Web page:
It was only after what The Washington Post described as the “greatest legislative exploration in history”[3] in which dozens of U.S. representatives and senators traveled across Western Europe in late 1947 to evaluate the postwar environment, that horrified members discovered the Soviet Union was making significant inroads into public opinion across a continent that the United States had only recently helped liberate. Soon thereafter the newspaper declared “Almost without exception, members of Congress who toured Europe… have come back convinced of the necessity for expanding our international information program.”[4] Representative Karl Mundt (R-SD) summarized the results of the members’ travels saying, “We found in every country we visited that we are losing this war of words.” Upon passage of the legislation in early 1948, The Washington Post framed the bill’s success as “recognition of the significance of the battle of ideologies in which we are engaged.”[5]

Fast forward to today where House Foreign Affairs Committee Chair Ed Royce (R-CA) sounded very much like his colleagues from seven decades ago, declaring in The Wall Street Journal that Russia’s current misinformation campaign “may be more dangerous than any military, because no artillery can stop their lies from spreading and undermining American security interests in Europe.” Others supporting more effective messaging have framed the need in the context of newer, more transnational threats to American security. The Heritage Foundation highlighted the aggressiveness of foreign actors in spreading their own messages with the headline “Broadcasting Reform is Urgently Needed to Fight ISIS.”

Undergirding much of the talk about the need for messaging reform is the assumption that better articulation of American intentions abroad will solve many of the country’s foreign policy challenges. An op-ed appearing in The Wall Street Journal is indicative of this argument. In it, a former U.S. international broadcasting executive declared, “The U.S. has enduring interests in the world. We need to explain ourselves in the most persuasive way we can, and by the most effective means…”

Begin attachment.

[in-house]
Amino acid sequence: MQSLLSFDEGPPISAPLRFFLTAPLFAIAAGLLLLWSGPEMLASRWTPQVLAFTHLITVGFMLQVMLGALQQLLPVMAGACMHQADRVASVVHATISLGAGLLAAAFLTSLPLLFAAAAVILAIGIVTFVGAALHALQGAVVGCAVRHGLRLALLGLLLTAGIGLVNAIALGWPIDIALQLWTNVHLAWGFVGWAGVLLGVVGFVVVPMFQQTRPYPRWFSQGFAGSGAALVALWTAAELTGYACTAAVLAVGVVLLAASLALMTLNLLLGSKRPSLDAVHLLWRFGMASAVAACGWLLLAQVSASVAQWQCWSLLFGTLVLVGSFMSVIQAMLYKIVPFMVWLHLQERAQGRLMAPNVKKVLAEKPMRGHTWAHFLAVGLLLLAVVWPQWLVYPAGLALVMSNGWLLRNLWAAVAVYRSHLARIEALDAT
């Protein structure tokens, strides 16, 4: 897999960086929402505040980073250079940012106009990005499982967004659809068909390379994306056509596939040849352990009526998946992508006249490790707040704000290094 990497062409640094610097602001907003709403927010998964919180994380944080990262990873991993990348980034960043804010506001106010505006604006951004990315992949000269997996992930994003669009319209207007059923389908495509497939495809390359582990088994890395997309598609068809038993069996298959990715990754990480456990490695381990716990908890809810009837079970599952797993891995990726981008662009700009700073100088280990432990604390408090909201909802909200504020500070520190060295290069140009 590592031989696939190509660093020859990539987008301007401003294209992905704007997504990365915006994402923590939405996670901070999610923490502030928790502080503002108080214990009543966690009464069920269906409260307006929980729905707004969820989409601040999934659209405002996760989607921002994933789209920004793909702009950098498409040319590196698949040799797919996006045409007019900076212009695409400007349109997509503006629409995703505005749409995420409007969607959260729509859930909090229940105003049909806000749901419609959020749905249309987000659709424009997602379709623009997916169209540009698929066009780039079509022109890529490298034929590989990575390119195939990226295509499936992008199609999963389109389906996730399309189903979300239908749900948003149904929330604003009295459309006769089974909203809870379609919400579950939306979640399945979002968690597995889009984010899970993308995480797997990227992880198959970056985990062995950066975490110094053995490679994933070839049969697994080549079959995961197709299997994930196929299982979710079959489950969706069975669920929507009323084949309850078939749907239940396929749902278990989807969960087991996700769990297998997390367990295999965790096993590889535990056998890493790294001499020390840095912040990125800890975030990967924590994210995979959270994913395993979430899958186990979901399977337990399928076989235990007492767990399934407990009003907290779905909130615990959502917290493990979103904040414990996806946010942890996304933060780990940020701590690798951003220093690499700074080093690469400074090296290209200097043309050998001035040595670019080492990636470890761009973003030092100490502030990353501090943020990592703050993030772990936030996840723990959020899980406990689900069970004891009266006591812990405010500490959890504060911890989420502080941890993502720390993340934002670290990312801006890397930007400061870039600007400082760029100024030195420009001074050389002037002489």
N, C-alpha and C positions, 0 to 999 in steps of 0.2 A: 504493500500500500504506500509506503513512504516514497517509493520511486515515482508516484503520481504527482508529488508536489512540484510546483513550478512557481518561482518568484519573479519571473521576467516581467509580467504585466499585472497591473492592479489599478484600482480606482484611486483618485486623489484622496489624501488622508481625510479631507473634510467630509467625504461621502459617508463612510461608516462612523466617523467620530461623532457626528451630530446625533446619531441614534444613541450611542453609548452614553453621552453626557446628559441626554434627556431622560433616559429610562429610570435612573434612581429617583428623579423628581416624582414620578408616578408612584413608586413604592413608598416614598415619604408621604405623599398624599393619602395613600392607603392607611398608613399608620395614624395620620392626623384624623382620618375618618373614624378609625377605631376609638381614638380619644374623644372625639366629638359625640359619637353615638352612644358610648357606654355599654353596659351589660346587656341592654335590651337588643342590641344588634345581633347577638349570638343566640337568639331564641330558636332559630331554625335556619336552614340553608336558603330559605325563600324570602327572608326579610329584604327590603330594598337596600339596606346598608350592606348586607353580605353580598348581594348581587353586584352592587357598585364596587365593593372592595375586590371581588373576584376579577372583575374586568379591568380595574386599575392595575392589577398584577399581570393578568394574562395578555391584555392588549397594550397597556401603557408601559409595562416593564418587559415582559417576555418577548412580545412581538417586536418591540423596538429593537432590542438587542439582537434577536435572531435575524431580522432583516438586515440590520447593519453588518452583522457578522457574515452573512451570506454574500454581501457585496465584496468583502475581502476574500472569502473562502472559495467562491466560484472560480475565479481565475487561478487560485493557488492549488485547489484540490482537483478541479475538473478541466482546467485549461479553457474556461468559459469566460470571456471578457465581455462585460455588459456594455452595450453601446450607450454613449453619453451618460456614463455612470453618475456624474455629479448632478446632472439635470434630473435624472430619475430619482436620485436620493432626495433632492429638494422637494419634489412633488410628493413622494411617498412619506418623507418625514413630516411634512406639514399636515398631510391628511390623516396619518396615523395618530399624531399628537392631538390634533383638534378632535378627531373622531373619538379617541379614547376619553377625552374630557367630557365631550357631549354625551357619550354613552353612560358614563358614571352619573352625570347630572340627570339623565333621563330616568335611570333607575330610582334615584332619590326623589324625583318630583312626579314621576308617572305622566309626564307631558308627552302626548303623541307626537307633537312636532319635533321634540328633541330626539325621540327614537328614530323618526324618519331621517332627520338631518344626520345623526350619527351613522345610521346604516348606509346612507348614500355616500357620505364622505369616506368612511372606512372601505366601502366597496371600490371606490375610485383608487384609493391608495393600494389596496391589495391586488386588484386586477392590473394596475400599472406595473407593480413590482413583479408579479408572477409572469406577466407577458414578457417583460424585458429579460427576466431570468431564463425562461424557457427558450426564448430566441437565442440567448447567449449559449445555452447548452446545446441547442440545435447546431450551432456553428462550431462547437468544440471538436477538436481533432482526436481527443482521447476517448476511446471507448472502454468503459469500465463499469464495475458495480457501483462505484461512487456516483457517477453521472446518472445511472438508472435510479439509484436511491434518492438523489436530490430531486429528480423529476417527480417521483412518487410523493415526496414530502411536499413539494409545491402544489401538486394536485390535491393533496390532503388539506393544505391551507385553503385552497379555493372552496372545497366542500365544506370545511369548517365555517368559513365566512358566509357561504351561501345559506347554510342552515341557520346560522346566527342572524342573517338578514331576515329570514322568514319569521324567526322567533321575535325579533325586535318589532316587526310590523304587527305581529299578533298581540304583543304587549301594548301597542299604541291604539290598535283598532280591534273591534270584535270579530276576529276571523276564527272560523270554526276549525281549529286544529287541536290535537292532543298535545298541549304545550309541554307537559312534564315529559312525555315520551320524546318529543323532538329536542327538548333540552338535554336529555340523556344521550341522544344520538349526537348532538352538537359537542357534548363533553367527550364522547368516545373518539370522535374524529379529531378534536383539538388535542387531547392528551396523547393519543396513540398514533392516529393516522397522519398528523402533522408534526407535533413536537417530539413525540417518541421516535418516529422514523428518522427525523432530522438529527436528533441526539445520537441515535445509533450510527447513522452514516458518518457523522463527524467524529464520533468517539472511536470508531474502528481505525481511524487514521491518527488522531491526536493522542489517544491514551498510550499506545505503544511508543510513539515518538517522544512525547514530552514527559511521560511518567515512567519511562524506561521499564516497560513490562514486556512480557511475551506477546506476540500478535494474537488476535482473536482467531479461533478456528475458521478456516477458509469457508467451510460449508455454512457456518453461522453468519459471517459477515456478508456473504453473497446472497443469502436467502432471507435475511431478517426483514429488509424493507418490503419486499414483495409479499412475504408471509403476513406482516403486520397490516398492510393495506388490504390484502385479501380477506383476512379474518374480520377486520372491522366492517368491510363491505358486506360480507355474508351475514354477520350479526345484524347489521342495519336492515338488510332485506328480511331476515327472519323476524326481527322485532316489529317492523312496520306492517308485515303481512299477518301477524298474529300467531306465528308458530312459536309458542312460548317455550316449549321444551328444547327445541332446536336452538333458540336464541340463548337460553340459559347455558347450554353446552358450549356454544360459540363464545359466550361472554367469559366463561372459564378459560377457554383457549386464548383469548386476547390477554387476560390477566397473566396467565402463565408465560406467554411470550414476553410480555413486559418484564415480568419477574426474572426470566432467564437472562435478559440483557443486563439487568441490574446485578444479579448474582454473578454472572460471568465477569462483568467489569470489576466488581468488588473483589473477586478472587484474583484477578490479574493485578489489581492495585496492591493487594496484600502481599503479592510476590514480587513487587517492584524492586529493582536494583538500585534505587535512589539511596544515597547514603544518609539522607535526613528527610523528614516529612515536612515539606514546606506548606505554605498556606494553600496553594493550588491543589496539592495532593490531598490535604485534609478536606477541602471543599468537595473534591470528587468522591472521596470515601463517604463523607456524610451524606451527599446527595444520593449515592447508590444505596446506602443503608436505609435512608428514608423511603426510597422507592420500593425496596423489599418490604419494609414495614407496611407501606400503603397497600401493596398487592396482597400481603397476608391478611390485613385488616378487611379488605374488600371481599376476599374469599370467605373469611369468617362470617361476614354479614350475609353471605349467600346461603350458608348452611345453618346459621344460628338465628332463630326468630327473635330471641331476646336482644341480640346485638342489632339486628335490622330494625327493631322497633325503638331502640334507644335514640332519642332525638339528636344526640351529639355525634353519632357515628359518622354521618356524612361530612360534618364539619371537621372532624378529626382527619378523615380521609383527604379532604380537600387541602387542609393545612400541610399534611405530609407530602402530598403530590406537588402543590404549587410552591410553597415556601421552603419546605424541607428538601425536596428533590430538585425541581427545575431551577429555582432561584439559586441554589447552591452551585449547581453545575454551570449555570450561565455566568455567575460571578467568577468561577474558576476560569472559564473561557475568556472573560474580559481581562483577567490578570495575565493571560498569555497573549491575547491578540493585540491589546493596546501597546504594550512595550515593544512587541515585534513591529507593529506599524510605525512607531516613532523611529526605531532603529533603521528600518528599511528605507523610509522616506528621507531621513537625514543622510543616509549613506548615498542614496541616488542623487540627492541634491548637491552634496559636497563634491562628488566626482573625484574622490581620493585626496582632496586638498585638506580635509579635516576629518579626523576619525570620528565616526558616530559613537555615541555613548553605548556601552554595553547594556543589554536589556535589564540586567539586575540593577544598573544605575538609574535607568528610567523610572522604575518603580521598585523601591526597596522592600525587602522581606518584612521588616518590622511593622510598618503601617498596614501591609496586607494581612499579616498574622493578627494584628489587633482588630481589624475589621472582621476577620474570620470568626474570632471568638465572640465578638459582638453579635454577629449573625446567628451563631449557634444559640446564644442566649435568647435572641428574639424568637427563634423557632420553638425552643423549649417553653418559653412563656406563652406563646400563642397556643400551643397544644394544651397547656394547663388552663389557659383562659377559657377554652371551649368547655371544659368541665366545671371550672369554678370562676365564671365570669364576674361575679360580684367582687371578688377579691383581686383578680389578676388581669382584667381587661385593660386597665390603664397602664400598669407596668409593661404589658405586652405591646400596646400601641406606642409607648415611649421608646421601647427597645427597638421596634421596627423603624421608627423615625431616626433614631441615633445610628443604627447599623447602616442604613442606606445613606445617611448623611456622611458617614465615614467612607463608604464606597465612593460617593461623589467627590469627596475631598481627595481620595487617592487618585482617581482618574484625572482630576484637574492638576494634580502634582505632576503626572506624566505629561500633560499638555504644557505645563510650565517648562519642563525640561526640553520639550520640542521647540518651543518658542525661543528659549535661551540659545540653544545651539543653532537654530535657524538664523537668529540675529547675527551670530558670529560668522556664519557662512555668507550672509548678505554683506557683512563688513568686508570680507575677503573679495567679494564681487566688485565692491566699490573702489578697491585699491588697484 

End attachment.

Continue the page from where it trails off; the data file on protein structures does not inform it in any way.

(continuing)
And so, discussion about the need for the United States to talk about itself, its values and its views of the world has come full circle. The geopolitical landscape may look different. The technology may have changed. And there may be more competition for the attention of foreign audiences. But all such activity is still driven by an unquestioned assumption that the U.S. is merely misunderstood. Thus emerges a difficult question that few dare ask -- although it was first posed by John S. Knight almost exactly seventy years ago: “May I say that I sometimes wonder if the rest of the world is as eager to hear the American story as we think it is?”[6]


[1] Letter from Secretary of State James F. Byrnes to President Harry S. Truman (31 December 1945). Papers of William B. Benton, University of Chicago. Box 375, Folder 2, p. 2.

[2] 93 Congressional Record 6543 (1947).

[3] Albright, R.C. (7 September 1947). Junkets Might Alter Next Session’s Votes. The Washington Post, p. B1.

[4] “Stronger Voice” (19 November 1947). The Washington Post, p. 18.

[5] “Stronger Voice” (19 November 1947). The Washington Post, p. 18.

[6] Knight, John S. (16 April 1946). “World Freedom of Information: Press Associations Must Not Be Adjuncts of Diplomacy or National Policy,” Vital Speeches of the Day, p. 5.